Mechlinksi’s Prince Yamadori arrive in a jeep powered by the push-power of
members of the US marine service, sheltered by be-suited girls wielding
sun-coloured parasols?

There is some hammy acting, with a fair bit of swooning, arm-flapping and
rushing about in anguish, anxiety or ardour. Sorrow, already lumbered with
a depressing name-label, is his mother’s confessor and chief exhibit, and
witness to her quasi-hysteria, violence – when Gozo spreads rumours about
the boy’s parentage, she attacks him with her stiletto heel – and
preparations for suicide. One would be surprised if there were not
considerable psychological problems ahead, however kind and loving Ida
R‰nzlˆv’s scarlet-suited Kate Pinkerton proves to be. But, the boy’s joy
when he learns of his father’s return is neatly captured by young Rupert
Wade: he is swept up in his mother’s and Suzuki’s optimism and relief,
donning his father’s cap and circling the television set to practise his
marching and naval salutes, as his mother gathers cherry blossom in the
hammock of a US flag and sweeps it with profligate joy around the rooms of
her American house.

With Sorrow.jpgOlga Busuioc (Cio-Cio-San) and Rupert Wade (Sorrow). Photo credit: Robbie Jack.

Olga Busuioc’s Cio-Cio-San is the towering vocal and emotional linch-pin of
this production. There is a delicacy and cleanness about the Moldovan
soprano’s sound that shines with the naivety of adolescence, but we quickly
appreciate that there are emotional depths which are ripe for igniting –
when she snatches back her father’s sword from the disrespectful Pinkerton,
and when she sings of the souls of her ancestors. In ‘Un bel dÏ vedremo’
she sings directly to us, pulling us into her own dream: both Butterfly’s
innocence and the clarity and directness of the vocal line compel us to
believe in her hopes, and as the aria proceeds it is infused with ever
greater richness and colour.

Joshua Guerrero’s Pinkerton makes less of an impression: musically he is
ardent when required, but dramatically this Pinkerton is rather flimsy.
Flippant and egotistical at first, he does seem disconcerted perhaps by his
bride’s age and by the genuflecting hordes paying homage to Butterfly’s
‘lord’; when they are married he is startled by her fragility and purity,
which doesn’t betoken emotional depth, and his final avowals of guilt and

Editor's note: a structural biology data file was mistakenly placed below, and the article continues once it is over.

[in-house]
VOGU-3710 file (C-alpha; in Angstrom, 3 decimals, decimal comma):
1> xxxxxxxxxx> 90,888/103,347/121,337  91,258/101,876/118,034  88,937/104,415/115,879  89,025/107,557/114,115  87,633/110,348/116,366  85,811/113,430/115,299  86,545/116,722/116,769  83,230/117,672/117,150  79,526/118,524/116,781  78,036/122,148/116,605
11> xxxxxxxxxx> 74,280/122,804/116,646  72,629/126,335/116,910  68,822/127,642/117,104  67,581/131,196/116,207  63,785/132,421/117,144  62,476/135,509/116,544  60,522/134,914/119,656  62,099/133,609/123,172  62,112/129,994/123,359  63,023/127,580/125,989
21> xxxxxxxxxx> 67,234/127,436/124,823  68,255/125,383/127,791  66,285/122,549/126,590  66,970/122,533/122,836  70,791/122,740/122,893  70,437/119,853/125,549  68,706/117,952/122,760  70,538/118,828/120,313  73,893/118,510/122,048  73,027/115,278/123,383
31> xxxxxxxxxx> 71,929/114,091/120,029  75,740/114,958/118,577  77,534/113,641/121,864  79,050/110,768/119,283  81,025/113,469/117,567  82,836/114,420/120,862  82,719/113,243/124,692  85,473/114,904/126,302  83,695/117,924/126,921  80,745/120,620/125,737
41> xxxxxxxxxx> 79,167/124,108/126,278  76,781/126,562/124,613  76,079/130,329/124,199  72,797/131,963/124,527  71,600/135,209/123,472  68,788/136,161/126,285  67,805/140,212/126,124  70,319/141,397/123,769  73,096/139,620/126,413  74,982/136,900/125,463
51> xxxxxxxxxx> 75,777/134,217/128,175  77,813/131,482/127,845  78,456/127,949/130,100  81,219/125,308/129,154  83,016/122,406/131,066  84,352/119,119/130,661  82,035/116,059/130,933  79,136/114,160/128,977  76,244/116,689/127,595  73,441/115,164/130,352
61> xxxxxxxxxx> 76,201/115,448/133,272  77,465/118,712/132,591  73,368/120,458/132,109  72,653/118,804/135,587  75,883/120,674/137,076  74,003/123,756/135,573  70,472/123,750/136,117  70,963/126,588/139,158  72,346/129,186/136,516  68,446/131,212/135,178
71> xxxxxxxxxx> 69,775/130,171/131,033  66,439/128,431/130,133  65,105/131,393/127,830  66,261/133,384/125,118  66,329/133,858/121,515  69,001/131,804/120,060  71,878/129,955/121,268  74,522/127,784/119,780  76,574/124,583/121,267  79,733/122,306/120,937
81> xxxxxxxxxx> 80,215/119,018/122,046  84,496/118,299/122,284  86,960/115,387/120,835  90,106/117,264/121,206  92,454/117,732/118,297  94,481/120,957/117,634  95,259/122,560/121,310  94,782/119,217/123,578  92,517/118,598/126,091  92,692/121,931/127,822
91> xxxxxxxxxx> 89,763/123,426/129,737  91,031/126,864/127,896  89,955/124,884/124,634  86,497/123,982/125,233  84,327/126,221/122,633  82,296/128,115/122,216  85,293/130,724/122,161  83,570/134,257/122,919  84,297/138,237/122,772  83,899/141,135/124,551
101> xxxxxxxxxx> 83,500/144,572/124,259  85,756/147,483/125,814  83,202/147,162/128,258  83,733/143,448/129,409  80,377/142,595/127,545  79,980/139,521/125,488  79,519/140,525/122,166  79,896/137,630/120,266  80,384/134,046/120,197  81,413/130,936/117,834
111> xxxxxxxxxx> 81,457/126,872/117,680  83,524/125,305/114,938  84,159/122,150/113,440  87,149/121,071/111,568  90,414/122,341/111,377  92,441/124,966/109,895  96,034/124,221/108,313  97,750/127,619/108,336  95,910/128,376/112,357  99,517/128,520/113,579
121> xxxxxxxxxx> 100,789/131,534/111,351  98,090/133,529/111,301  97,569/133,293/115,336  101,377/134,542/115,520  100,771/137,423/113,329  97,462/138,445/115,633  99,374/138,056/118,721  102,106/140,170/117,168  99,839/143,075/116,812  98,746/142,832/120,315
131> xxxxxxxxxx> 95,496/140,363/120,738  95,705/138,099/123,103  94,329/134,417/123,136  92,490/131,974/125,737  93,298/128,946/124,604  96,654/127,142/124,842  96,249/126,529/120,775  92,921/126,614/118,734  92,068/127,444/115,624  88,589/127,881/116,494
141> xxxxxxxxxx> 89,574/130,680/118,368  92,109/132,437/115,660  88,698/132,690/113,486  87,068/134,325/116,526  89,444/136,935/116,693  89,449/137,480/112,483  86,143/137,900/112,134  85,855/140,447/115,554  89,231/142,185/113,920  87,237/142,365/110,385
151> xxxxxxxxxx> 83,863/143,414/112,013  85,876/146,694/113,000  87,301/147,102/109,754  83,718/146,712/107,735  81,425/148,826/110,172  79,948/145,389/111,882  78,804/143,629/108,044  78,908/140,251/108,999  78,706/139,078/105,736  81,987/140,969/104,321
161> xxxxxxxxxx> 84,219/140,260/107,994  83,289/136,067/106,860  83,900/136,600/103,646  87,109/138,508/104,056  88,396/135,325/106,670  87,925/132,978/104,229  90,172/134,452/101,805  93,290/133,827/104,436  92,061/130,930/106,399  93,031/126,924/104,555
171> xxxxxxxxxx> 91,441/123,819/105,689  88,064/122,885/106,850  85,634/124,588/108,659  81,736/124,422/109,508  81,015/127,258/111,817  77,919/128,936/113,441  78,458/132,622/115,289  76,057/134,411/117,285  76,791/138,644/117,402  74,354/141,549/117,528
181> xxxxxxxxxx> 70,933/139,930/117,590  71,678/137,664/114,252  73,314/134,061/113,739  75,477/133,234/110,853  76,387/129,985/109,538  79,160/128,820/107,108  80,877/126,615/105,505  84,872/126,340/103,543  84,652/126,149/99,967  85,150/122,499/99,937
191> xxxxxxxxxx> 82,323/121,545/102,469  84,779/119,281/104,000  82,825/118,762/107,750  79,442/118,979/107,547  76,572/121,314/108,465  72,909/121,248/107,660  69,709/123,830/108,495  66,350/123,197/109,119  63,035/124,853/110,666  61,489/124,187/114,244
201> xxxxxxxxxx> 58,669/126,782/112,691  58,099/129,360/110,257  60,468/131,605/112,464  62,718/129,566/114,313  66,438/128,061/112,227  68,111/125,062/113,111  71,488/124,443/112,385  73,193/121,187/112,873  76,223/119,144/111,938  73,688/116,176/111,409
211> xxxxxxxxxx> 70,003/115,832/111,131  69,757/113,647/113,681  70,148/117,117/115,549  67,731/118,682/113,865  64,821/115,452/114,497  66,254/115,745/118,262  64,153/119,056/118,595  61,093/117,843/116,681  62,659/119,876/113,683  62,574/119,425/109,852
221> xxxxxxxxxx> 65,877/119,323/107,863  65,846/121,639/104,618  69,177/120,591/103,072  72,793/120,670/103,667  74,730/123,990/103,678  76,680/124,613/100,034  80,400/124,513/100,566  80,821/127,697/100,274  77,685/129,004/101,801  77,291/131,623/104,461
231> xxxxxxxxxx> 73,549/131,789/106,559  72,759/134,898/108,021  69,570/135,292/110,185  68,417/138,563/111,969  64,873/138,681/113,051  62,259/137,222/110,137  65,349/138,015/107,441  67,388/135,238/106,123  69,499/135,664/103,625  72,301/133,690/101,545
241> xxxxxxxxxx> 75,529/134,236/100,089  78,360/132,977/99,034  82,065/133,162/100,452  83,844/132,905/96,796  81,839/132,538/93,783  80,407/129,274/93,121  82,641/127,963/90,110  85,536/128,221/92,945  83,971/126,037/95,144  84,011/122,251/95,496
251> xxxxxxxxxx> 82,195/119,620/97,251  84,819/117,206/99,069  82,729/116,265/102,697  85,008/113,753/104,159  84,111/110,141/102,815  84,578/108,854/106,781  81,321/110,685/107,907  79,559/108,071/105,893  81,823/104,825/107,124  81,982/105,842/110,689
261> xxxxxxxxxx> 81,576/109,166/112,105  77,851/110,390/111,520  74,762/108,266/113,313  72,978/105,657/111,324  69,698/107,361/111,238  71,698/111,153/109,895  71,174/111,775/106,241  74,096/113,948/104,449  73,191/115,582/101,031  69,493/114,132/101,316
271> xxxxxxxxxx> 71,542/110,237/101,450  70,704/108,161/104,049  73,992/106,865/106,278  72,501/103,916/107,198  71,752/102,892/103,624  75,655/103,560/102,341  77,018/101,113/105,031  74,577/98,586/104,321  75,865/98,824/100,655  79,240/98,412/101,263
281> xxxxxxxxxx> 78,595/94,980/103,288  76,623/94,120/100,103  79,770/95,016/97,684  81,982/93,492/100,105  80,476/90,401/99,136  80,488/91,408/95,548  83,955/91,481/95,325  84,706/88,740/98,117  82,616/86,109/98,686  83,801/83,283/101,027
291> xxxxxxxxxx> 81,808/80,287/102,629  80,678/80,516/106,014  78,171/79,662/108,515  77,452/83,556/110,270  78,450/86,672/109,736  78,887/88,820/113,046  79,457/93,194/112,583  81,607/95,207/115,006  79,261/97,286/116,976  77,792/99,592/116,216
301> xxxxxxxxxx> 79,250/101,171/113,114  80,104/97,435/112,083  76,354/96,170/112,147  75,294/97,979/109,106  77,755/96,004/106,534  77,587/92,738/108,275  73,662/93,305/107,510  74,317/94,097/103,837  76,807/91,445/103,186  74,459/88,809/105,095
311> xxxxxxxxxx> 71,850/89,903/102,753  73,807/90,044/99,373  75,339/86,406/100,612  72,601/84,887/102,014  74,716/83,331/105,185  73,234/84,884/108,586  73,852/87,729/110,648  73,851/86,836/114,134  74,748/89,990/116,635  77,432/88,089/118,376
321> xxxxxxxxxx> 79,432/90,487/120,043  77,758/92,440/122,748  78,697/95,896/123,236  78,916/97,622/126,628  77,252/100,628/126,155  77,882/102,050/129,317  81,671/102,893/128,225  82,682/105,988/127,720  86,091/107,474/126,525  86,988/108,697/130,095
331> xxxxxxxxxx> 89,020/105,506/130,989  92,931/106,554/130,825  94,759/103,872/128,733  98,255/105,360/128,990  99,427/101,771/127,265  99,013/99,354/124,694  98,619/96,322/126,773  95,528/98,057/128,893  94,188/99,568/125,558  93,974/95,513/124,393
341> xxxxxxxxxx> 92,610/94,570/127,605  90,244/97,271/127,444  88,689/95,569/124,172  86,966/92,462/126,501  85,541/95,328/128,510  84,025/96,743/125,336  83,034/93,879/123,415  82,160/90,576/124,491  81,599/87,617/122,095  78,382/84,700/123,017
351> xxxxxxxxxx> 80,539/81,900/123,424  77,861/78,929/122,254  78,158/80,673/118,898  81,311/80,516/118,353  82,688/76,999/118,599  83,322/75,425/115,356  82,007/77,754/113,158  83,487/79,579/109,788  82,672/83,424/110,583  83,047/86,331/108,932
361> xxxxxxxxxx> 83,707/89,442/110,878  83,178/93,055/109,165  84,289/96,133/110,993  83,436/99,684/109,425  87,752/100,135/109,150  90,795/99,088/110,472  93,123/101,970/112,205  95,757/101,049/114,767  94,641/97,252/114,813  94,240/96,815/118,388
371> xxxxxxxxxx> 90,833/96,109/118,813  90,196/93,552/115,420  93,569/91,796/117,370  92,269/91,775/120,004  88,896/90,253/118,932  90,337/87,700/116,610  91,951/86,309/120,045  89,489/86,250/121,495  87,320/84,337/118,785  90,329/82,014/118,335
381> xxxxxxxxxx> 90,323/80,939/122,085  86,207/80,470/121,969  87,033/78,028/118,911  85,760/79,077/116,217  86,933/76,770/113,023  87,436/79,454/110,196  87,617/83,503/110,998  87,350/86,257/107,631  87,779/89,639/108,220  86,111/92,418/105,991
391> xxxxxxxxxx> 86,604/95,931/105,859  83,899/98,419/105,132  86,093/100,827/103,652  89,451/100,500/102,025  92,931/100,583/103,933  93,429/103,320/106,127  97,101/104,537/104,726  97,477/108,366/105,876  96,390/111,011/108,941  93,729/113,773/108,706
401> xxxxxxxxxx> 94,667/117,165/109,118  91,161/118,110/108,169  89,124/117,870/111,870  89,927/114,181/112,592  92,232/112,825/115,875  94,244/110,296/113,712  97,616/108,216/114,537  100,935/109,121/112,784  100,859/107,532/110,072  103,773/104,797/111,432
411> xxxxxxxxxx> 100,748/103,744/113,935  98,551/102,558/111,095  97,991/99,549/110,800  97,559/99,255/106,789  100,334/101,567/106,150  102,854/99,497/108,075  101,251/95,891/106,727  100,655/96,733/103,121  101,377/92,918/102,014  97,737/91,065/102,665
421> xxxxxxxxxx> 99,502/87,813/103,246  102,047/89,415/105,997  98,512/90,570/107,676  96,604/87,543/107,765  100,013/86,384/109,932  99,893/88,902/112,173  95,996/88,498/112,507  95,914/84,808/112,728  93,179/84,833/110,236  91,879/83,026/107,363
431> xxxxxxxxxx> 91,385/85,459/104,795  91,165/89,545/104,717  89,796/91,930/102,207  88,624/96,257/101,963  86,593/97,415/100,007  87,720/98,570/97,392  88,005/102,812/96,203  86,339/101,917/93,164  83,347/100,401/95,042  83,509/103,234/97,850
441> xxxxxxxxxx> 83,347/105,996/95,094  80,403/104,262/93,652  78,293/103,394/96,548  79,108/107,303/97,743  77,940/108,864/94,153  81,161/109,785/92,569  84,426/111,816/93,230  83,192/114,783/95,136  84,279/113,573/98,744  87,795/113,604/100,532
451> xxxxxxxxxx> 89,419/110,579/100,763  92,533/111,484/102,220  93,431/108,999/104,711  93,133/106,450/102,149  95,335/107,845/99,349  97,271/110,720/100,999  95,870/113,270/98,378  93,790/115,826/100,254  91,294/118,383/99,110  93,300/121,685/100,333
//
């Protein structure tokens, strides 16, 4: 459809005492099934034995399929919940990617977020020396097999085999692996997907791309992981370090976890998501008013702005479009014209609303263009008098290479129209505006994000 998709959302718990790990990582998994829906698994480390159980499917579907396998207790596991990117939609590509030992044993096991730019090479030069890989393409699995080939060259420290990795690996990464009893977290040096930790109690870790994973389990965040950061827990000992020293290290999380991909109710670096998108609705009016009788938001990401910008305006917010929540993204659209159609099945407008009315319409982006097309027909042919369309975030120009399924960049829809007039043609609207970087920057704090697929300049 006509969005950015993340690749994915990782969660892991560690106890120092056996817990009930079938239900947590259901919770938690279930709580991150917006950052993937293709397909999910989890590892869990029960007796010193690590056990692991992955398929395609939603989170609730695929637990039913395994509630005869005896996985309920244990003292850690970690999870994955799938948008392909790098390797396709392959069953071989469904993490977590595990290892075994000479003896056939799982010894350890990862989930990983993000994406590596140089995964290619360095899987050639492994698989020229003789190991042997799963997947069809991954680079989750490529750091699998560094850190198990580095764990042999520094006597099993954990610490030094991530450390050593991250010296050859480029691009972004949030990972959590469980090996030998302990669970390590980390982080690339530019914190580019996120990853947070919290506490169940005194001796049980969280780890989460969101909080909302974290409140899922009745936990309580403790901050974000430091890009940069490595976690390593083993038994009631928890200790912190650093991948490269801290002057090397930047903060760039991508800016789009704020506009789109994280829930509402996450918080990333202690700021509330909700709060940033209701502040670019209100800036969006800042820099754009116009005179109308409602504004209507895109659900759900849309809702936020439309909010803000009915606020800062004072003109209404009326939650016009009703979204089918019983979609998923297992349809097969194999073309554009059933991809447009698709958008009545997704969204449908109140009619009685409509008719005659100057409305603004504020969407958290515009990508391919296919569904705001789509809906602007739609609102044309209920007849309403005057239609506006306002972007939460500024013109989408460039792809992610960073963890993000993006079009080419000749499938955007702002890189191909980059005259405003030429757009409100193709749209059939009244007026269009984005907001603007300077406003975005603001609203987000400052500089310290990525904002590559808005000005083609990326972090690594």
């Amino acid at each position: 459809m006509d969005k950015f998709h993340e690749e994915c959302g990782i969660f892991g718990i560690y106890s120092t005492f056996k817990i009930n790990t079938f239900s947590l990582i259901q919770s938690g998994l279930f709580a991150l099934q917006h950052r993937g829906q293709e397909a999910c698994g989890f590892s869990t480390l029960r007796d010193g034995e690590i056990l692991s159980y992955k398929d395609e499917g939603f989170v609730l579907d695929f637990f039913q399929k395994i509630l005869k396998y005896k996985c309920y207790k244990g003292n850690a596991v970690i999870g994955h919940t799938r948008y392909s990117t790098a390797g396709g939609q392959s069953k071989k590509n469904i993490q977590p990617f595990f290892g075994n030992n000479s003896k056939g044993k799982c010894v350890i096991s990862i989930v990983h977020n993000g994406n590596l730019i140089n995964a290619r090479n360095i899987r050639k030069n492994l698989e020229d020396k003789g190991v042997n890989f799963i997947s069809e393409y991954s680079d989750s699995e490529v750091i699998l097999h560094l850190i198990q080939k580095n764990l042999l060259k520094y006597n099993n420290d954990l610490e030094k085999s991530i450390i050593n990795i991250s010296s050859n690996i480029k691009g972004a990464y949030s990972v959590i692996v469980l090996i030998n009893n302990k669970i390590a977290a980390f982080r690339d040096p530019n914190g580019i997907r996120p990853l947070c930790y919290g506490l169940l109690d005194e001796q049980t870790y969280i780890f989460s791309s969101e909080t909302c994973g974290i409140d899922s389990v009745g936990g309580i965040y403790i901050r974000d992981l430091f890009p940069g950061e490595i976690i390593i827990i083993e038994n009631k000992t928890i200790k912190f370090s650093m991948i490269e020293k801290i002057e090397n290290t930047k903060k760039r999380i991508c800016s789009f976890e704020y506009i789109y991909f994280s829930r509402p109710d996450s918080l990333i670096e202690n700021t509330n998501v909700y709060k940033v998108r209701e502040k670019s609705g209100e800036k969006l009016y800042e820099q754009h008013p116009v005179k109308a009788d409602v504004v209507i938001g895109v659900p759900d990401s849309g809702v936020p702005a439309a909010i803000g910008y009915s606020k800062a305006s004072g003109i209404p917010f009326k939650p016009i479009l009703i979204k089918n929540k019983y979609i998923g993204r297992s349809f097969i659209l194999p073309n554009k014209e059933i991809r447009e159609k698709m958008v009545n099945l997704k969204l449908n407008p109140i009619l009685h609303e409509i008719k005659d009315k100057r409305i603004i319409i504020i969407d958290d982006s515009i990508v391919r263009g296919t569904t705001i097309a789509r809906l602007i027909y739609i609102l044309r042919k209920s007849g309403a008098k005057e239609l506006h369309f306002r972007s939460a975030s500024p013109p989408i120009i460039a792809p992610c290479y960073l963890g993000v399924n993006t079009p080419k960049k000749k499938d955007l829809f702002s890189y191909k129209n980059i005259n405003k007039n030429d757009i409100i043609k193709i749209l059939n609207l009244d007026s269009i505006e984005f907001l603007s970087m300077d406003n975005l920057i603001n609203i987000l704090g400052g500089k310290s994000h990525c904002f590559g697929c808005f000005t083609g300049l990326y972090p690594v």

regret don’t carry much weight.

Carlo Bosi’s Gozo is a slimy piece of work, counting his takings in full
glare of his dupes, and whipping out a photo-chain of alternative brides
for the rejected Yamadori. Michael Sumuel is a humble, hesitant somewhat
ineffectual – though vocally sensitive and shapely, Sharpless at first,
slightly bewildered by the crossing of his own moral thresholds. But, he
rises heatedly to vigorous anger when he reminds Pinkerton of his prophecy
that nothing good would come of playing with honest, guileless trust and

The loudest applause of the night was reserved for Elizabeth DeShong’s
Suzuki who so impressed in the role at the


last year; we were ever aware of DeShong’s presence, even when she was
silent, and the slightest of vocal utterances intimated great strength of
character, feeling and loyalty, qualities released by the expansive of her
vocal contribution in the Act 2 flower duet and in her Act 3 exchanges with
the Pinkertons where her mezzo-soprano plummeted with real pain.

Conductor Omer Meir Wellbeir focused on the murmuring melodic delicacy of
the woodwind and harp and avoid the temptation towards melodramatic
tastelessness. The off-stage choral humming was atmospheric, though the
Glyndebourne Chorus were denied some of the expressive majesty of their
entries by the set design and concept. The former also led to some muddled
outside-inside wanderings in Acts 2 and 3: Butterfly’s ritual suicide takes
place ‘outside’, which creates a distancing that persists when her son
opens his present from his father and plays with a toy boat, oblivious to
the fact that he mother is dying behind him, as Pinkerton’s cries,
‘Butterfly!’, float in to little emotional effect.

Fortunately, this production has Olga Busuioc to restore its dramatic,
emotional and moral heart, and to ensure that the discomforting darkness
does not lack a guiding light.

Madama Butterfly
continues until 18th July. Further details are available at

Glyndebourne Festival 2018


Claire Seymour

Puccini: Madama Butterfly

Cio-Cio-San – Olga Busuioc, Lieutenant B.F. Pinkerton – Joshua Guerrero,
Goro – Carlo Bosi, Suzuki – Elizabeth DeShong, Sharpless – Michael Sumuel,
Bonze – Oleg Burdartaskiy, Prince Yamadori – Simon Mechlinski, Sorrow –
Rupert Wade, Kate Pinkerton – Ida R‰nzlˆv, The Cousin – Jennifer Witton,
Cio-Cio-San’s mother – Eirlys Myfanwy Davies, Yakuside – Adam Marsden, The
Aunt – Shuna Scott Sendall, Imperial Commissioner – Michael Mofidian,
Official Registrar – Jake Muffett; director – Annalise Miskimmon, conductor
– Omer Meir Wellber, designer – Nicky Shaw, lighting designer – Mark
Jonathan, movement director – Kally Lloyd Jones, video designer – Ian
William Galloway, London Philharmonic Orchestra, Glyndebourne Chorus.

Glyndebourne Festival Opera; Saturday 19th May 2018.

image_description=Madama Butterfly, Glyndebourne Festival Opera 2018
product_title=Madama Butterfly, Glyndebourne Festival Opera 2018
product_by=A review by Claire Seymour
product_id= Above: Olga Busuioc (Cio-Cio-San)

Photo credit: Robbie Jack